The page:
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How to identify ‘genuine’ ESG funds?

Axa Investment Managers also highlighted investment opportunities in the ESG space.
Anubhuti Gupta, Rosenberg Equities

Editor’s note: this article was first published on ESG Clarity Asia

With more ESG products being offered in the market in response to client demand, greenwashing has risen to become an unwanted consequence, according to Anubhuti Gupta, head of Investments for Asia-Pacific at Rosenberg Equities, Axa Investment Managers’ quantitative franchise.

“The lack of standard definitions, wide range of investor preference and the sheer breadth of the ESG space pose challenges to investors to separate the wheat from the chaff,” Gupta said in a virtual media briefing.

In response to greenwashing, Gupta shared ways of how investors can identify “genuine” ESG investments.

“A few things that investors can look out for in their manager is a clear articulation of the ESG strategy and philosophy and how that actually translates into the company policy and investment strategy,” she said.

Investors can also look at whether their managers have been investing resources in ESG, which include hiring dedicated ESG analysts and experts, data sources, as well as the training they provide internally and externally to raise awareness.

“These can be a good gauge on how serious a company is taking its ESG commitment.”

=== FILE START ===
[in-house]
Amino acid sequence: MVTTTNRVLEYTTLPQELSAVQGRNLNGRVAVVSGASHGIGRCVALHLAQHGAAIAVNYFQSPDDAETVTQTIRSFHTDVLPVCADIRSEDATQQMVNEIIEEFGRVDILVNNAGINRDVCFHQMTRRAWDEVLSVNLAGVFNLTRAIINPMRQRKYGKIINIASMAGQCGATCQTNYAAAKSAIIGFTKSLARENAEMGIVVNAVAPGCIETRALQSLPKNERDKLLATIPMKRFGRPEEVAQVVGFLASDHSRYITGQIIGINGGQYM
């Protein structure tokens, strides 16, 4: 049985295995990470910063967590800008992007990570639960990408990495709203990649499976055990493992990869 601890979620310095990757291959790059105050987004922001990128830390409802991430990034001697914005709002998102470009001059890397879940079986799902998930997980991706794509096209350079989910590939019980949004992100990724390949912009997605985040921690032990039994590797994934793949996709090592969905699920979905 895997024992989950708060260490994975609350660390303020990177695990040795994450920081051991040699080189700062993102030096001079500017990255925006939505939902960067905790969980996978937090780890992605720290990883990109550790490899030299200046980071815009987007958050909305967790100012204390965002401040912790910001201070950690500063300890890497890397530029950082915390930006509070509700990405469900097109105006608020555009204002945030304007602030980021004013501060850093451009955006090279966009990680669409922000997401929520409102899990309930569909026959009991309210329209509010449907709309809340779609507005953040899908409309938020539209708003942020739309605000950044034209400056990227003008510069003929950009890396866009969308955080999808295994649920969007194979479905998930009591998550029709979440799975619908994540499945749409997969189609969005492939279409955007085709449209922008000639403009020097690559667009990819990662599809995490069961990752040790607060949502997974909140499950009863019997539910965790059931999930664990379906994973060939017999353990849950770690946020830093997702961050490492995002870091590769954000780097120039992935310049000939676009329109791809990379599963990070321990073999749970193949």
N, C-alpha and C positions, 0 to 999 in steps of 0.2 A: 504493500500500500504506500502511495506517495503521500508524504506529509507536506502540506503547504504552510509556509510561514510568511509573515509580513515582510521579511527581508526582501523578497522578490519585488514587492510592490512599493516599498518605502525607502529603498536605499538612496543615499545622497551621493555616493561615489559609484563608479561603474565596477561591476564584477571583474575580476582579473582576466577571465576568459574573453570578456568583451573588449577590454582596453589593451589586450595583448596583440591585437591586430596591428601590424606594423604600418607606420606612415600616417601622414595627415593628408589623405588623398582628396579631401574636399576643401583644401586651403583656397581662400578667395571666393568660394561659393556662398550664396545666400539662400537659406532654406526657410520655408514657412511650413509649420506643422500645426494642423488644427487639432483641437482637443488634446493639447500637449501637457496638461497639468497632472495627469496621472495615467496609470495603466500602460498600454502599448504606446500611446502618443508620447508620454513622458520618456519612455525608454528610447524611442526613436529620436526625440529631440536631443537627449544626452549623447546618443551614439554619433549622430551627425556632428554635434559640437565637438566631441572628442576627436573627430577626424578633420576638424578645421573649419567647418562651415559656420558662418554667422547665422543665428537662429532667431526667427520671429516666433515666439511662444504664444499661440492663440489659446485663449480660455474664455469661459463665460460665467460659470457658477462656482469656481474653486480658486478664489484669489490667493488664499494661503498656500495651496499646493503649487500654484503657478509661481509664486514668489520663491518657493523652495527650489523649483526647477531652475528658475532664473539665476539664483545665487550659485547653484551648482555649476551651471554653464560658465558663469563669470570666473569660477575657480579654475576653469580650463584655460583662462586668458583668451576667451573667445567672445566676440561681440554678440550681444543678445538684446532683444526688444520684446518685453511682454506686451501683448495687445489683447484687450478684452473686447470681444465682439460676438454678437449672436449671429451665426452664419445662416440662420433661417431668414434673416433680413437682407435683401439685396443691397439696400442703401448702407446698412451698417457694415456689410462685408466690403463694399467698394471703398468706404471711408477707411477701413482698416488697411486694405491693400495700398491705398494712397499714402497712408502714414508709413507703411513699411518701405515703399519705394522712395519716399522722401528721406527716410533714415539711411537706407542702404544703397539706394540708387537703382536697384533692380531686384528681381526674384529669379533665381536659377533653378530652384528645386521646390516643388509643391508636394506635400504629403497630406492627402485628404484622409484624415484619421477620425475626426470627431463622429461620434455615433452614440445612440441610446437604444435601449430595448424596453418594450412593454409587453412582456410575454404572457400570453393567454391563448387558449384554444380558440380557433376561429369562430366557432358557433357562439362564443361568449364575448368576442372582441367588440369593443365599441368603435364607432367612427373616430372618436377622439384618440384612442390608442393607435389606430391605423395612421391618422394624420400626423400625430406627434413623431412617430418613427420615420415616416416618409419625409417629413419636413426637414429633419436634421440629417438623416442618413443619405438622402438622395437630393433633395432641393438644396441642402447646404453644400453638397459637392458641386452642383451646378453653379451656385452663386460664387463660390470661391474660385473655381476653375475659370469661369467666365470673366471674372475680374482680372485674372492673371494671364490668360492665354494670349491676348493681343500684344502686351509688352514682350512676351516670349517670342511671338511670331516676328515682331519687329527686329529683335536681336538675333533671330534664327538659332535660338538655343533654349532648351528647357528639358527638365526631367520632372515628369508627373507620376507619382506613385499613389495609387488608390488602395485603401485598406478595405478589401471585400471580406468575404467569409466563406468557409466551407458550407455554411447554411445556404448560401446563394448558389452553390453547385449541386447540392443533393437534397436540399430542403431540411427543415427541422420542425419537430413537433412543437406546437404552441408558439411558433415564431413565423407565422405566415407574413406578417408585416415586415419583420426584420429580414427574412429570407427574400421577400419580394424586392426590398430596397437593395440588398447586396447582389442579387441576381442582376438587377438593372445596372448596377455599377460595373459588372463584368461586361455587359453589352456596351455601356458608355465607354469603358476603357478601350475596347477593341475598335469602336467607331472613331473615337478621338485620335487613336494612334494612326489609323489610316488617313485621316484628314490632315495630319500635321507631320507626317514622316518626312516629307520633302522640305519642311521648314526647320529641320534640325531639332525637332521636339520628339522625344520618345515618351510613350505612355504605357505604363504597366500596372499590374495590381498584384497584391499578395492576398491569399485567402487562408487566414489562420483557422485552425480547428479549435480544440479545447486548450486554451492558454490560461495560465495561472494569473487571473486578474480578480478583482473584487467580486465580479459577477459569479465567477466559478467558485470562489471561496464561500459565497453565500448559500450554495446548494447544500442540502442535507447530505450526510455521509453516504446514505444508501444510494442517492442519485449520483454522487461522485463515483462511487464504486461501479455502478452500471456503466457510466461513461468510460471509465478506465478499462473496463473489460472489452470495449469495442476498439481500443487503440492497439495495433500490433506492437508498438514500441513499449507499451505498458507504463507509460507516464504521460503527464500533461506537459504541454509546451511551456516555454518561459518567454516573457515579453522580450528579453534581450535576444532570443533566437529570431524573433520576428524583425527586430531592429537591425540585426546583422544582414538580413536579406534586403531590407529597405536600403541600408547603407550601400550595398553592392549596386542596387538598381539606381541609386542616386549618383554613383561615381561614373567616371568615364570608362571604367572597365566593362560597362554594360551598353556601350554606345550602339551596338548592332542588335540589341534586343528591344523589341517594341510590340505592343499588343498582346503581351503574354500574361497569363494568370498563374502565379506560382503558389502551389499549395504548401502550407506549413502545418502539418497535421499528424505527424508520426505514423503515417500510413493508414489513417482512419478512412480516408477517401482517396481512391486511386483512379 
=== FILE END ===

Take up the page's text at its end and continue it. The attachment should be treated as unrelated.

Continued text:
For managers, Gupta added that the key to preventing greenwashing is the measurement and reporting of relevant ESG key performance indicators for a particular strategy.

“The KPIs should be relevant and measured in a transparent and accurate way, and then reporting them regularly are very key.”

As an example, for Covid-19 bonds, Axa IM has developed an investment framework that expects transparency from issuers around how proceeds will be used to support their response to the pandemic, she said.

“We call for a commitment to outcome and impact measurement,” she said.


Covid-19 has accelerated the demand for ESG investing, especially since they have become more resilient in the uncertain market conditions caused by the pandemic.

For example, stocks and bonds of companies with high ESG ratings performed better during the market selloff in March last year compared to those with lower ratings, according to Gupta.

Demand has also increased as more investors are looking at investing in companies that have efforts to combating climate change. There is also fresh attention toward tackling social issues, such as public health, human capital management and societal inequalities.

But while ESG can mitigate risks, Gupta believes that it is also about seizing opportunities.

“We believe investors can drive positive social outcomes and generate robust long-term returns through investments in different asset classes and active ownership and engagement,” Gupta said.

Examples of these are thematic and impact strategies dedicated to carbon reduction, which provide attractive value propositions for investors, according to Gupta.

“From a sector perspective, renewables continue to be attractive.

“We also see the nascent Covid-19 bonds market as a potential new area for impactful debt issuance,” she added.

Investors can find these ESG opportunities in Asia. For instance, China’s commitment to combat climate change is creating new investment opportunities in the renewable energy and EV ecosystem, while Singapore launched a $2bn comprehensive multi-pronged green finance programme to accelerate the growth of green finance, Gupta said.

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